6 7000 25; heavy, $5 80G 25;
rough, 5 8005 35; pls. 4 0005 40.
Whoit No 2 red, 95V69Gc. Corn
No. 2 old, 70c. Oats No. 2, 4 7 He
EAST BUFFALO Cattle: Prime
steers, 87 058 00; shipping, SC 25
7 40t butchers, S5 0000 75; heifers,
3 750G 25; cows, $3 0005 25; bulls,
3 5005 25; stockers and feeders,
$3 CO05 10; fresh cows and spring
ors, 20 OO0C8 00. Calves 5 000
0 50. Sheep and Lambs Mixed
sheep, A 5U03 75; wethers, $3 75ff8
4 00; owes, S3 2503 50; lambs, 4 75
ffTG 25; yenillni;s 4 254 75. Hors
Heavies, SG 4000 45; mediums, 6 35
faC 10; Yorkers, G 1506 30; pigs,
5 70; roughs, 5 70; stags, $4 500
PITTSBURG Cattle: Choice. $7 CO
07 80: prime, $7 2007 50; tidy butch
ers, SO 00I&G 75; heifers, S3 0003 50;
fat cows, J2 0004 50; bulls and
BtaRS, $3 0005 25; frrsh cows S30 00
000 00. Calves Veal, $G 0009 00.
Shcop and Lambs Prime wethers,
13 C303 85; good mixed, $3 2503 d0;
lambs. 4 0004 25. Hoga Heavies,
JG 30(5 35; heavy mixed, SG 23
ifi CO; mediums, SG 150G 20; heavy
Yorkers, $G 1O0G 15; light Yorkers,
J5 7505 85; piss, $5 0005 60.
CINCINNATI Wheat: No. 2 rod.
5)79lc. Corn No. 2 mixed, G5
67c Oats - No. 2 mixed, 5O05O',Sc
ltyo No 2 iWOSc. Cattle
Rteors, 3 5007 25; heifers, 2 500
5 35; cows, 1 2504 50. Calves $lu0
08 00. Sheep 1 2503 2ri. Lambs
li OO0G 00. Hogs Packers, $5 900
25: stags, $3 0005 00; sows, $4 00
5 65: pigs and lights, 4 0005 70
CLCVELAND fattlo: Cholro fiit
steers, SG OD0G 75; hrlfers, $4 500
n 23; fat cows S3 2503 75; bill s,
$3 75W4 01; nrlkuis nnd tprln?ejs,
$20 00000 00, Cilvr $8 7'7o 00
Spring Lambs S5 7505 85. Ho
Ileavles, JG 3r: mediums, SG 33;
Yorl-eis, $5 8O0G 10; pigs, 5 50;
roughs. $5 G5; stags, $5 00.
TOLEDO Wh-at, 950; corn,
CJc; oats, 49c; clovcrsoed, 12 55.
i - i iim-i
NOT GUILTY I
Ten Chicago Millionaires Face
Trials Delay Eight YearsSupreme Court Of United States
May Yet intercede M Place Further Obstacles k
Path Of Government Officials WIio Seek To Convict
Beef Barons Of Criminal Violation Of Sherman
Anti-Trust Law Pullman Official On Jury
THE INDICTED PACKERS.
J. Ogden Armour, president Ar
mour & Company.
Louis P. Swift, president Swift
Edward P. Swift, vice president
Swift & Company.
Charles P. Swift, director
Swift & Compnay.
Edward Tllden, president Na
tional Packing company, which
the government contends is the
illegal corporation tho trust.
Arthur Meeker, general man
ager Armour & Company.
Edward Morris, president Mor
ris & Company.
Francis A. Fowler, director
Thomas J. Connors, superinten
dent Armour & Company.
Louis H. Heyman, manager
Morris &. Company.
untcago, Dec. 7. Charged with vl
olation of the criminal provisions o
the Sherman auti-trust law, ten Ch
cago packers went on trial in the
United States district court before
Judge Carpenter. Tho way to the
trial had led through eight years of
The trial, although actually begun, j
is likely een yet to be stopped, ac
cording to attorneys, by a ruling of
the United States supreme court on
the latest appeal of the packers, that
the criminal section of the law under
which they were being tried is un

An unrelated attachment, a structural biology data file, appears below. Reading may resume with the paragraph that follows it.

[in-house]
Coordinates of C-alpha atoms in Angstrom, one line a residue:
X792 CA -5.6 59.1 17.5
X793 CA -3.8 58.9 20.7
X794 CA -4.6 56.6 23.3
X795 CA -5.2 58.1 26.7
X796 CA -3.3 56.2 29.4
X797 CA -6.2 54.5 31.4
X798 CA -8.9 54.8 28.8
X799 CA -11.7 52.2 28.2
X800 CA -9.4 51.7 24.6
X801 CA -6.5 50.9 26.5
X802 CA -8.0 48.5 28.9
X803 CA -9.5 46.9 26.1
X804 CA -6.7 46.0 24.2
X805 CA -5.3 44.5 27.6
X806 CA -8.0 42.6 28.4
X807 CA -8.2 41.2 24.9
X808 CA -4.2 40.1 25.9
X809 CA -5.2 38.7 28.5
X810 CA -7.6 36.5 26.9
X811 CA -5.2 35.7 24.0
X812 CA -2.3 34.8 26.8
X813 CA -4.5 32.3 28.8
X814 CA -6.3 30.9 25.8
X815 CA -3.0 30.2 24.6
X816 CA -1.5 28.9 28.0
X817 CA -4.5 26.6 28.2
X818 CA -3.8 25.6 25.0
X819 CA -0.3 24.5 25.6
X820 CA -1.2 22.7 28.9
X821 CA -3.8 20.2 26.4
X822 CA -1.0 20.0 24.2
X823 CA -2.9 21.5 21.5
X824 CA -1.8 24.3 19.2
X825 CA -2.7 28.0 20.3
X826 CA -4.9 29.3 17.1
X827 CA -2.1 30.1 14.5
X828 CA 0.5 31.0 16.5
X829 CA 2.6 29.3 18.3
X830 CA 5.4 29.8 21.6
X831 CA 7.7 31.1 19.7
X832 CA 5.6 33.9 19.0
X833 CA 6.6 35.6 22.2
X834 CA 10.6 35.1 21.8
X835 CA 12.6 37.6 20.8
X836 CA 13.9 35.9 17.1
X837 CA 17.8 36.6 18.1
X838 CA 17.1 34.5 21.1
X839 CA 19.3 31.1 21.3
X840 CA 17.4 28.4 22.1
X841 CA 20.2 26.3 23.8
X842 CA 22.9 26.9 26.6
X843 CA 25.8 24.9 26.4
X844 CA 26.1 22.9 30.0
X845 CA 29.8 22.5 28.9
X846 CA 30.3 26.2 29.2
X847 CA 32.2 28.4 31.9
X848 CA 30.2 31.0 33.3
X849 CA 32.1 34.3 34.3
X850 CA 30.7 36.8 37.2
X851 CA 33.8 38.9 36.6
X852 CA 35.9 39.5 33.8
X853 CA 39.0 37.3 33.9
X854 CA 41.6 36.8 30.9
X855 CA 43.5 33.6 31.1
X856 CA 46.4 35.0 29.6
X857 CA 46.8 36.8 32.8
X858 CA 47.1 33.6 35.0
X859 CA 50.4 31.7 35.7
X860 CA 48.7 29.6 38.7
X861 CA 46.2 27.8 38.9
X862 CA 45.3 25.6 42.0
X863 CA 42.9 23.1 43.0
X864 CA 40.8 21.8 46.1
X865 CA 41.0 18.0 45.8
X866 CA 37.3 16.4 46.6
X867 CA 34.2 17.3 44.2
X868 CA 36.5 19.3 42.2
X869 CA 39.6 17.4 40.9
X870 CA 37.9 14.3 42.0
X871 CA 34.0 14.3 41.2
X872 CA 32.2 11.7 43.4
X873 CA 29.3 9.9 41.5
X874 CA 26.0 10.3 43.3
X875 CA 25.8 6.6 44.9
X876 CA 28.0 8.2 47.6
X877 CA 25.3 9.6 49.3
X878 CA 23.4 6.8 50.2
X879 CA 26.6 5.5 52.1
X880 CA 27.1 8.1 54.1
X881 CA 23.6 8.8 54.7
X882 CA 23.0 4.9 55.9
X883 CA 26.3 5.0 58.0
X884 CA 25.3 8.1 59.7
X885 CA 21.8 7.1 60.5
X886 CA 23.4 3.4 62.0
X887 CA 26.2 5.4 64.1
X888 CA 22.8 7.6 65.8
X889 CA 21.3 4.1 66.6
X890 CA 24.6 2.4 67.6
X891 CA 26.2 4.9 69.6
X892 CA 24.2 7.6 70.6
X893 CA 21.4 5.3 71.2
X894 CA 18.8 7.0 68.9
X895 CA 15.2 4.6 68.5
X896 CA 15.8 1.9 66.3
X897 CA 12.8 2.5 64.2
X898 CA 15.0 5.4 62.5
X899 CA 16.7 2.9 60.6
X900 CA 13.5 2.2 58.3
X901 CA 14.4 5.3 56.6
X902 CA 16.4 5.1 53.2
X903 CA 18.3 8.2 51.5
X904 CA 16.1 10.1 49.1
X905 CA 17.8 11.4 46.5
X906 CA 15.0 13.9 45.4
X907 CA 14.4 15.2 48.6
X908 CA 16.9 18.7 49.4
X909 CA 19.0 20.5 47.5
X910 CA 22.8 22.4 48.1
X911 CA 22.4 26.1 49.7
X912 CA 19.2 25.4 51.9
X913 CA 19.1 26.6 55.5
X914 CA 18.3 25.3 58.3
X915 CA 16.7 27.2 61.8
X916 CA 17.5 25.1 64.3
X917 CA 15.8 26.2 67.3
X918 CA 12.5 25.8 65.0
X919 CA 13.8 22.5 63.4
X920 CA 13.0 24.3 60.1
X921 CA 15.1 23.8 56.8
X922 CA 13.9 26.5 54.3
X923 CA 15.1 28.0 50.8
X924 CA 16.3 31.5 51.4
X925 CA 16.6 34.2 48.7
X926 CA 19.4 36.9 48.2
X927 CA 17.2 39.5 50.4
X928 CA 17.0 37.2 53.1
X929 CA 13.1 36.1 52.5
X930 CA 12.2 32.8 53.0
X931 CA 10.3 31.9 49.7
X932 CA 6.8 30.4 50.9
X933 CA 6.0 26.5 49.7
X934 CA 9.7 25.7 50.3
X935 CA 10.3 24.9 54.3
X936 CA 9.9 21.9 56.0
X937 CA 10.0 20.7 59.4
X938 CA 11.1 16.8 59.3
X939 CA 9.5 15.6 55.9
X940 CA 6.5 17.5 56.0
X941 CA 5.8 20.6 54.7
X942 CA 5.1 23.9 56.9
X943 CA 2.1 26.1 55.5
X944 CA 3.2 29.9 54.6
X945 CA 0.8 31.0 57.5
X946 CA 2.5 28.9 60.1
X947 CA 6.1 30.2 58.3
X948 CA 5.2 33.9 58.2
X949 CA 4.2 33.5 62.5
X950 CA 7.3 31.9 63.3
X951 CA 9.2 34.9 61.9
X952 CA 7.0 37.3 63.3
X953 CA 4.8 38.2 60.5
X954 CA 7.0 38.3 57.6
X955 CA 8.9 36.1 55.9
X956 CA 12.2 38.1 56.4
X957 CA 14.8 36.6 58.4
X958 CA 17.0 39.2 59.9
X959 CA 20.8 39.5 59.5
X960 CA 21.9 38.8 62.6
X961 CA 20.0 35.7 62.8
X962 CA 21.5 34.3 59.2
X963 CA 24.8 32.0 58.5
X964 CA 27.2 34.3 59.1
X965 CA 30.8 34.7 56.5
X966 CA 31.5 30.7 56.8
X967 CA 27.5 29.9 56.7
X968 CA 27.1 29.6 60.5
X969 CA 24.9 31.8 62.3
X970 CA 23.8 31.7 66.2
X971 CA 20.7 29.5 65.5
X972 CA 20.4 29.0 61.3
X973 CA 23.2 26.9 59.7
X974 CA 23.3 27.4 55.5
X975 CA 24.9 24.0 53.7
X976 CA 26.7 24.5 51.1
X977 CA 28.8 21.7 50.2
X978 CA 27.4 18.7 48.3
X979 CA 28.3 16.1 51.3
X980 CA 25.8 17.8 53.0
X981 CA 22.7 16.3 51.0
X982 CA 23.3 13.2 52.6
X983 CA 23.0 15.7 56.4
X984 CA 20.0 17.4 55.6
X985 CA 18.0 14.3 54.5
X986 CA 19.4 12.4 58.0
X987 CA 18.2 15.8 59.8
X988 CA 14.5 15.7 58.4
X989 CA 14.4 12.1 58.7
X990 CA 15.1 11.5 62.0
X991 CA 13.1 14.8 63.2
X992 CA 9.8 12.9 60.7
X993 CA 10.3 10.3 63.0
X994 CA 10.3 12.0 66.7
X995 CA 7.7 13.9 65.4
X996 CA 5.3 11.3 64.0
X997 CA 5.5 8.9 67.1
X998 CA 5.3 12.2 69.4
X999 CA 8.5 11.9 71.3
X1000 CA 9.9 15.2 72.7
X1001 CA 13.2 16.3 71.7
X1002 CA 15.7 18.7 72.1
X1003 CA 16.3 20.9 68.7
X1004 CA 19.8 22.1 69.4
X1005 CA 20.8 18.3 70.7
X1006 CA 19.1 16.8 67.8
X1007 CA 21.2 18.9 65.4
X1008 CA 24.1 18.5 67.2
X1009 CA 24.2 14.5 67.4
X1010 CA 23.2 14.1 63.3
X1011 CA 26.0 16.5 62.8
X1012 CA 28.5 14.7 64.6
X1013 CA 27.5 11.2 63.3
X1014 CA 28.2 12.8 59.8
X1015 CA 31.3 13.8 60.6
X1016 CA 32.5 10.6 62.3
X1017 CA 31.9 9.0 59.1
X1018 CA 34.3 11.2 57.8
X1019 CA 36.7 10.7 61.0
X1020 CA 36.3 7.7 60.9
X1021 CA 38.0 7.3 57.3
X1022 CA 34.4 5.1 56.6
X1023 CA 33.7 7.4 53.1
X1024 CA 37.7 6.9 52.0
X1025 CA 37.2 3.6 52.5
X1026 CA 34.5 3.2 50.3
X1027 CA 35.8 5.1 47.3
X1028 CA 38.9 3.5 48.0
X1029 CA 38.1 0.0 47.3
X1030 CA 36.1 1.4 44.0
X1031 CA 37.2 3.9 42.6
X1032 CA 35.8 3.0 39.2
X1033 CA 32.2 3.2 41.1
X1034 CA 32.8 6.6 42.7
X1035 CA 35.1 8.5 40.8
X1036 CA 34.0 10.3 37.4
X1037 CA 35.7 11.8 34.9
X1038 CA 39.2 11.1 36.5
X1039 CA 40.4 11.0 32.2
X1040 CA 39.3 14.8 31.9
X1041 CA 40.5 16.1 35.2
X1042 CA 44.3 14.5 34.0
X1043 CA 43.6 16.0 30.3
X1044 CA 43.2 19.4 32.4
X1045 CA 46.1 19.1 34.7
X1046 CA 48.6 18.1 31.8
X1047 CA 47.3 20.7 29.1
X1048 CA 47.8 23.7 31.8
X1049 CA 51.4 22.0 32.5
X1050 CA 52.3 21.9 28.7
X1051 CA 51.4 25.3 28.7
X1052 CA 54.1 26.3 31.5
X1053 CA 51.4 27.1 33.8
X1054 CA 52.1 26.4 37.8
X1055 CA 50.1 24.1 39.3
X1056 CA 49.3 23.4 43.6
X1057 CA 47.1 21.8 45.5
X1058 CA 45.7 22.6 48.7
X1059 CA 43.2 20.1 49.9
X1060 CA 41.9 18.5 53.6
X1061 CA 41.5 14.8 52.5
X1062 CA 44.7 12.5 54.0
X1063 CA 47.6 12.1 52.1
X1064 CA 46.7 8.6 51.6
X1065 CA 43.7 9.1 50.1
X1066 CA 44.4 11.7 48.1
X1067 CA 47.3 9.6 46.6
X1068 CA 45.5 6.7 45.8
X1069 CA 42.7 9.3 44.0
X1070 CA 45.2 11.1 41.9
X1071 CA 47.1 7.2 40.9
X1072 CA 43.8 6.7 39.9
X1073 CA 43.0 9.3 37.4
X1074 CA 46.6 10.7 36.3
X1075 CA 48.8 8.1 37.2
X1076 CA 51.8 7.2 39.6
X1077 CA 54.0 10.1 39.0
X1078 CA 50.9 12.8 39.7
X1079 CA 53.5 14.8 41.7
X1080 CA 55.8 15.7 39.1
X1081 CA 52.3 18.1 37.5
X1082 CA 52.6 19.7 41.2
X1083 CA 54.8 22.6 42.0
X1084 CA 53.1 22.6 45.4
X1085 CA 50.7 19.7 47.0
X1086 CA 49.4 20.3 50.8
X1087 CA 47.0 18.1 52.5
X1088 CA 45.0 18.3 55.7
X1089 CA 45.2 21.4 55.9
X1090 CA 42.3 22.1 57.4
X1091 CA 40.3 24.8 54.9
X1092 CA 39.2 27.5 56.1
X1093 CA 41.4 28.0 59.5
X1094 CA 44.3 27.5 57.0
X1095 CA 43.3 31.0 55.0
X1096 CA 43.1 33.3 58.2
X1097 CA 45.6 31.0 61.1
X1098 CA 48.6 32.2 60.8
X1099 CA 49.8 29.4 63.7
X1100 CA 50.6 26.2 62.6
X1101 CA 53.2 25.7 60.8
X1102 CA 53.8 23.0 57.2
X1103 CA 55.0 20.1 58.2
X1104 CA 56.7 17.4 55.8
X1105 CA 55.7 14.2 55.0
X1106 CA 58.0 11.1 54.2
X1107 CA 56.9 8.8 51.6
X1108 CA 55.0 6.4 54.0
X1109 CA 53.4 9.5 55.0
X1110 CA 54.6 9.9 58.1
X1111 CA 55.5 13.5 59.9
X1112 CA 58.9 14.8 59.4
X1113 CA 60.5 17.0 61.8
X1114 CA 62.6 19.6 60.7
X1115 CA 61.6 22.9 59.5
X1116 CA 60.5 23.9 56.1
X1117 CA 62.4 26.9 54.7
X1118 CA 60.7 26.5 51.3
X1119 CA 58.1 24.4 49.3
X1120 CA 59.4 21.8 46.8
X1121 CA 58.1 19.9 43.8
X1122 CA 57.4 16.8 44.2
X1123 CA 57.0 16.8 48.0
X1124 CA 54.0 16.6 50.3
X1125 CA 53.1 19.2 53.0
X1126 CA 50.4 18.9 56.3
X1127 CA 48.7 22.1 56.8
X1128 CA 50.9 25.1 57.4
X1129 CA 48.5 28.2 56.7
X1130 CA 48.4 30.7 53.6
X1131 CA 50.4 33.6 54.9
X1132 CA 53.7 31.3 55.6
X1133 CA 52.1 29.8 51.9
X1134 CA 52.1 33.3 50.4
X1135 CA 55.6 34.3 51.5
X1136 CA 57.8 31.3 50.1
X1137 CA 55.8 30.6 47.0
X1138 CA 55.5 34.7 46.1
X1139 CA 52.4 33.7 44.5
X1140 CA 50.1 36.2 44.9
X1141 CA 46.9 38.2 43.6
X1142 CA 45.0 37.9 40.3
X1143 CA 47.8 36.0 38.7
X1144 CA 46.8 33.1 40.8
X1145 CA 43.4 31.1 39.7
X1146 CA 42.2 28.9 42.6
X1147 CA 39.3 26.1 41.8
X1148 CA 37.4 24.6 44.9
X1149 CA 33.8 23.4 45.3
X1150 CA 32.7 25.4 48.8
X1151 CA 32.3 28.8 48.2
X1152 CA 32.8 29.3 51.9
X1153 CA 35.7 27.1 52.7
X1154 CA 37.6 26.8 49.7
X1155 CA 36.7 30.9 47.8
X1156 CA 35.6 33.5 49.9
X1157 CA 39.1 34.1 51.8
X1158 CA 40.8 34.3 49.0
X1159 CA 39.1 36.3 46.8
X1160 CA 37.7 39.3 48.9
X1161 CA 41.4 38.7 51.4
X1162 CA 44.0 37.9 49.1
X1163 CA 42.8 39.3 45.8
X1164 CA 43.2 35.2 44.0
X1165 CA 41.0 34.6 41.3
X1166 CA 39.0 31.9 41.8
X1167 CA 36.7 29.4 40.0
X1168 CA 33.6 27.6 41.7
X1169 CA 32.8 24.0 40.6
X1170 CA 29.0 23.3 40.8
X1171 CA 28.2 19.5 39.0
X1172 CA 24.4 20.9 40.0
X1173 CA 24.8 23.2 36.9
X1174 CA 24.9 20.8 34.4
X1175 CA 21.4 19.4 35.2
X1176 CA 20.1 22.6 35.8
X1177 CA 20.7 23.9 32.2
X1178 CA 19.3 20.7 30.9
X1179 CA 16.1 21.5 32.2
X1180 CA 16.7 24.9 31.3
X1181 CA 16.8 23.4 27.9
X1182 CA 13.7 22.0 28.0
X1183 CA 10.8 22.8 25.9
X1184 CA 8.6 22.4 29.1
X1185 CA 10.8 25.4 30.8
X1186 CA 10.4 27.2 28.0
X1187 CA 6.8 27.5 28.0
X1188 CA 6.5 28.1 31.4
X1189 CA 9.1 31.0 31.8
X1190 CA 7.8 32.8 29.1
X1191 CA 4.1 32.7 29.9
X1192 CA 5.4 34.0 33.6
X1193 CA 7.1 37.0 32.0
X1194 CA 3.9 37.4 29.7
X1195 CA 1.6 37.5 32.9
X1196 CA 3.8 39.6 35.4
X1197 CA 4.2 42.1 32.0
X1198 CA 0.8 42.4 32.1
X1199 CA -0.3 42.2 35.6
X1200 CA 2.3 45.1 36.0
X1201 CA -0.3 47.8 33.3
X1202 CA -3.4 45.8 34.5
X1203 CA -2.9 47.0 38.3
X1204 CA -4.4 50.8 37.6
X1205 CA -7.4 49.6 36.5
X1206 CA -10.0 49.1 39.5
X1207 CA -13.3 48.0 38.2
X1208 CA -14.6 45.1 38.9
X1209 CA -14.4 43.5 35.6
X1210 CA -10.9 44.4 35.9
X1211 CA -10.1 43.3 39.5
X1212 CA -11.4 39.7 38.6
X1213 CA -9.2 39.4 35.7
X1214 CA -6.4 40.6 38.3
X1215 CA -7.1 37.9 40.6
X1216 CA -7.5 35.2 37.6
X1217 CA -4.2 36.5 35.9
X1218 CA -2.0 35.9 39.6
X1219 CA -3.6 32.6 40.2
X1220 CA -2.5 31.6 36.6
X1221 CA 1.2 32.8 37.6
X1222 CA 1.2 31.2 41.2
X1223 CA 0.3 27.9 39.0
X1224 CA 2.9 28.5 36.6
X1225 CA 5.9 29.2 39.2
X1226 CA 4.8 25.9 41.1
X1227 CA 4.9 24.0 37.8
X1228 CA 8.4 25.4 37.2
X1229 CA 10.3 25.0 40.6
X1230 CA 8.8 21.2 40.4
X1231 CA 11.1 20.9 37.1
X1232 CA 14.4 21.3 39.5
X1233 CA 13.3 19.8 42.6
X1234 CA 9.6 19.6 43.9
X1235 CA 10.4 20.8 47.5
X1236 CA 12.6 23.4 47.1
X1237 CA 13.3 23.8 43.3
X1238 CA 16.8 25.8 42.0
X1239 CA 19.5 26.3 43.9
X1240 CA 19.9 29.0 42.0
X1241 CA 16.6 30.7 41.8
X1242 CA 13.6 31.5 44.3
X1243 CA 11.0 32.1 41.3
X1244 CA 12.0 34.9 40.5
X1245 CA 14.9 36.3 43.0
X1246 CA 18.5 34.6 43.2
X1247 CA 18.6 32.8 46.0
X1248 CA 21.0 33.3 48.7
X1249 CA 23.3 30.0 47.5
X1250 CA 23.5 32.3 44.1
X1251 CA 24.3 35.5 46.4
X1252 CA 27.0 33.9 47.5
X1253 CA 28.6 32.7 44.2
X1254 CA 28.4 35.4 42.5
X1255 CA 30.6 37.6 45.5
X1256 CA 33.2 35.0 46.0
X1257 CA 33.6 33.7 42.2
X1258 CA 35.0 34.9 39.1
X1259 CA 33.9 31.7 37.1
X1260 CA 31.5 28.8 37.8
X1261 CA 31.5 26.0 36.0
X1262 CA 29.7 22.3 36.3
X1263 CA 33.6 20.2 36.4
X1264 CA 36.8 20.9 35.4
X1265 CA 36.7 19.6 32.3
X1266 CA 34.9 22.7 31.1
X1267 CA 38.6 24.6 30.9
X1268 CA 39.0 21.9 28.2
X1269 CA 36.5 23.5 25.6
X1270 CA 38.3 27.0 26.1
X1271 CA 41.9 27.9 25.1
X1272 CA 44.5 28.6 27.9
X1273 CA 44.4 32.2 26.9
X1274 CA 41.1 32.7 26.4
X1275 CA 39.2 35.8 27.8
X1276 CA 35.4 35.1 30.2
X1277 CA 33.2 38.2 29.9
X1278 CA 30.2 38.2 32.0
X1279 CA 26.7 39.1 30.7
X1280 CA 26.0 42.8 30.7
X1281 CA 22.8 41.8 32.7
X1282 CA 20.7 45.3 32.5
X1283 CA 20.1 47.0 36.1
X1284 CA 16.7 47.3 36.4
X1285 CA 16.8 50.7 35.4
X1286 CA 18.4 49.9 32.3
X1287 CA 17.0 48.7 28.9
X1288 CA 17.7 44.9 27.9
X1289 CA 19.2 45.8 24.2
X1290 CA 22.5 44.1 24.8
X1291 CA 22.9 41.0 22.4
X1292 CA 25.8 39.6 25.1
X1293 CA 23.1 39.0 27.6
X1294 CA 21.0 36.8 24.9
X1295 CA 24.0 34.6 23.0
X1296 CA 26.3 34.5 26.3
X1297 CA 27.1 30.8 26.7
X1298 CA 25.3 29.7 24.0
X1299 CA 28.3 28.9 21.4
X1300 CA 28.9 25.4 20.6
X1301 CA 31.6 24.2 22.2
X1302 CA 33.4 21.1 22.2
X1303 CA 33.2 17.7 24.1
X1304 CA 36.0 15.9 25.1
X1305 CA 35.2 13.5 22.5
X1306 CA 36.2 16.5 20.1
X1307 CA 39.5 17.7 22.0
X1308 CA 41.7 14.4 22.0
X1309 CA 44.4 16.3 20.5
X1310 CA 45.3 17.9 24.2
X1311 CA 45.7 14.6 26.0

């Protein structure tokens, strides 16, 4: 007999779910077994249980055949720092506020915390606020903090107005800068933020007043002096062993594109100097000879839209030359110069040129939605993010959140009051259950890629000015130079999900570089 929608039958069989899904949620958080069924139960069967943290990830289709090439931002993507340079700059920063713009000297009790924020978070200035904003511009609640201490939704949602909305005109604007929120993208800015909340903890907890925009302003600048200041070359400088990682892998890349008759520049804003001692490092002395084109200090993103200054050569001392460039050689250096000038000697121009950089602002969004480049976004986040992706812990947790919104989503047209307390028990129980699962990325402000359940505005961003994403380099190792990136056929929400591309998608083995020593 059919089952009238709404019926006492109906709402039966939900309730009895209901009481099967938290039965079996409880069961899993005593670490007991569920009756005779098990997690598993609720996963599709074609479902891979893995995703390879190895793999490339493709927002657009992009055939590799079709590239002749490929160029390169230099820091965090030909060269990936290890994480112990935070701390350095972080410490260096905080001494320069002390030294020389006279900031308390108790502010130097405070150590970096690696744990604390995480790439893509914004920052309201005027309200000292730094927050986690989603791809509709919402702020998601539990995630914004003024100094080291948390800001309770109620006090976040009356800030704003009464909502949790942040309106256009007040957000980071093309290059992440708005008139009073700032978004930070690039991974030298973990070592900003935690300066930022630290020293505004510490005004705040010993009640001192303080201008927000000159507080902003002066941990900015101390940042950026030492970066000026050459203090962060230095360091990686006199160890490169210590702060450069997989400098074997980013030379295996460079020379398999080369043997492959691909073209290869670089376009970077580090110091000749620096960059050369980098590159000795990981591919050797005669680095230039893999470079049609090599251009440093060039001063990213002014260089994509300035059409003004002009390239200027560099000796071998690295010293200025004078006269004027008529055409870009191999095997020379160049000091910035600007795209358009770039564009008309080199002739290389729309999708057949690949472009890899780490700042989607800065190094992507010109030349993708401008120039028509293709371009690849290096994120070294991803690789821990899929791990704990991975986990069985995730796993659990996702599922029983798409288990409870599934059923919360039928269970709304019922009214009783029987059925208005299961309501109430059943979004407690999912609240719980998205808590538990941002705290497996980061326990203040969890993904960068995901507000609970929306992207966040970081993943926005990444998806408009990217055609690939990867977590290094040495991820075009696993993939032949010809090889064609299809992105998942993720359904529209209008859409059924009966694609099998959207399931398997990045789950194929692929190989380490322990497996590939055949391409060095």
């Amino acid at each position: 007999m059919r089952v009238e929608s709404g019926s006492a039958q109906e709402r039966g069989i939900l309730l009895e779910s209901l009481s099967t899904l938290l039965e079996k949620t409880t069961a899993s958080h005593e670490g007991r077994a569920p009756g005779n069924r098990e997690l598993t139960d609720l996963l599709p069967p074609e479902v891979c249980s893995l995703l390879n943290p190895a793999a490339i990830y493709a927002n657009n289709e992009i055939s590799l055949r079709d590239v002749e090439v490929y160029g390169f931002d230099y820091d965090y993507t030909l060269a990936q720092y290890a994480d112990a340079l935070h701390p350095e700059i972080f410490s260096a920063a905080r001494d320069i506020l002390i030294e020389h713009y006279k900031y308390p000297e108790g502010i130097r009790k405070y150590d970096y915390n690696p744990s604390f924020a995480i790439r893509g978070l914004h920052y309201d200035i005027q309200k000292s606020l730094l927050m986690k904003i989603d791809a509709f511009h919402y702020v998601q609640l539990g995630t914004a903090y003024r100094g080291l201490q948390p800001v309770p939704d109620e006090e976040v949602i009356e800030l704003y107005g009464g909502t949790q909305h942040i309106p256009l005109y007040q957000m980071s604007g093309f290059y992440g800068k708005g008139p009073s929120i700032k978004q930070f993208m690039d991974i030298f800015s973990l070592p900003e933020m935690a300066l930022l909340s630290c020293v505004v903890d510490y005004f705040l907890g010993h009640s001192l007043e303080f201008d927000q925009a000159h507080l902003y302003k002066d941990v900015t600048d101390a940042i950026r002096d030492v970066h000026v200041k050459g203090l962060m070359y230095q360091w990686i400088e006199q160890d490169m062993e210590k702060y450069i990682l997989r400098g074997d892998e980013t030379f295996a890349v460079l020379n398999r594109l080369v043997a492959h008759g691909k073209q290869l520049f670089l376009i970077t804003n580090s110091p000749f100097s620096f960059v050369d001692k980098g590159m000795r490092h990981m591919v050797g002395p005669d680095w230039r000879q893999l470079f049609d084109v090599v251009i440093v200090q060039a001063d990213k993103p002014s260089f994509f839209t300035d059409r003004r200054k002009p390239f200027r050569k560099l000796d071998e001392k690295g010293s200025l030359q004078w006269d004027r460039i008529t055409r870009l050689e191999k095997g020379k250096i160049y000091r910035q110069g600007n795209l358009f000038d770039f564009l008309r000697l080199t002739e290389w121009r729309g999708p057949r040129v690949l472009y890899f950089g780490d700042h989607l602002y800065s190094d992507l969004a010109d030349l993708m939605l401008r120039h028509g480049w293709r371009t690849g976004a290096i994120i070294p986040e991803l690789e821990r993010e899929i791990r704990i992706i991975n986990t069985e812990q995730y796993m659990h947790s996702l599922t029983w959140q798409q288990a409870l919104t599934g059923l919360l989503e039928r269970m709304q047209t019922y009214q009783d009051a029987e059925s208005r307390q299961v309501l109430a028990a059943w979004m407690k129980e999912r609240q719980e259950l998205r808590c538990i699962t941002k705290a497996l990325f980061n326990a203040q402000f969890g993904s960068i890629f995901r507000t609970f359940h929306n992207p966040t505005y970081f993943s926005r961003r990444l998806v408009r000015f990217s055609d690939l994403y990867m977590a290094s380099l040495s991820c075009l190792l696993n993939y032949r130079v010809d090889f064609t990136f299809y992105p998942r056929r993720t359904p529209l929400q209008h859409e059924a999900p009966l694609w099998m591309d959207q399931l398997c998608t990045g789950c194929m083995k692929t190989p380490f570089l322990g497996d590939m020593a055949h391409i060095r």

constitutional. Pending such a decision, the de
fendants entered separate pleas of
Richard Dean, general manager of
the Pullman company, and personal
friend of tho defendants, was tenta
tively accepted as a juror after he
bad declared that he had formed no
Indianapolis, Dec. 7. Seven men
known to havo been killed, 21 in
jured and two missing and supposed
to be in the ruins, as the result of
the collapse of a concrete building
being erected for tho Prestollte com
pany. Carpenters, painters, struc
tural Iron workers and common la
borers wero employed on various
parts of tho structure, which was
El Paso, Tox., Dee. 7. With the
whereabouts of General Reyes un
known, Mexican officials nro oxcltcd
throughout tho northern part of the
country, and preparations are under
way for fighting, as Itejes Is expect
ed to appear somewhere at tho head
of troops, as Mailcro did a year ago,
when he too disappeared from San
Antonio after perfecting his rovolu
1 tionary organization there.
General Manager of Armour
& Company, Meat Packers.
opinion as to the propriety of gov
ernment regulation of big Industries.
That Jurors might not be influenced
through having been victims of tho
famous "stockyards smell" which
penetrates all coctlons of Chicago,
following the diiection of the wind,
was Indicated by questions put to
venlremen. three stories high, when the building
suddenly collapsed, the roof foil in
and more, than 30 men were carried
down with tho debris. What caused
the falling of tho building is not
known, but an engineer enlploycd
near by says that ho noticed that tho
concrete walls were bulging early In
the day nnd warned the workmon.
that the bulldjng might collapse.
Pleasantville, O., Dec, 7. As a re
sult of tho failure of tho Union No
tional bank of Columbus, the Pleas
autvllle Stato bank was forced to
close Its doorti, and Is now in ciargo
of C. M. HInman, deputy bank ex
aminer. Falling Tree Kills Farmer.
Logan, O., Deo. 7. Geo -go Ander
son, 54, was killed by a fall o' a treo
which ho and two sons were felling.
,,. I -m .Ifcjji i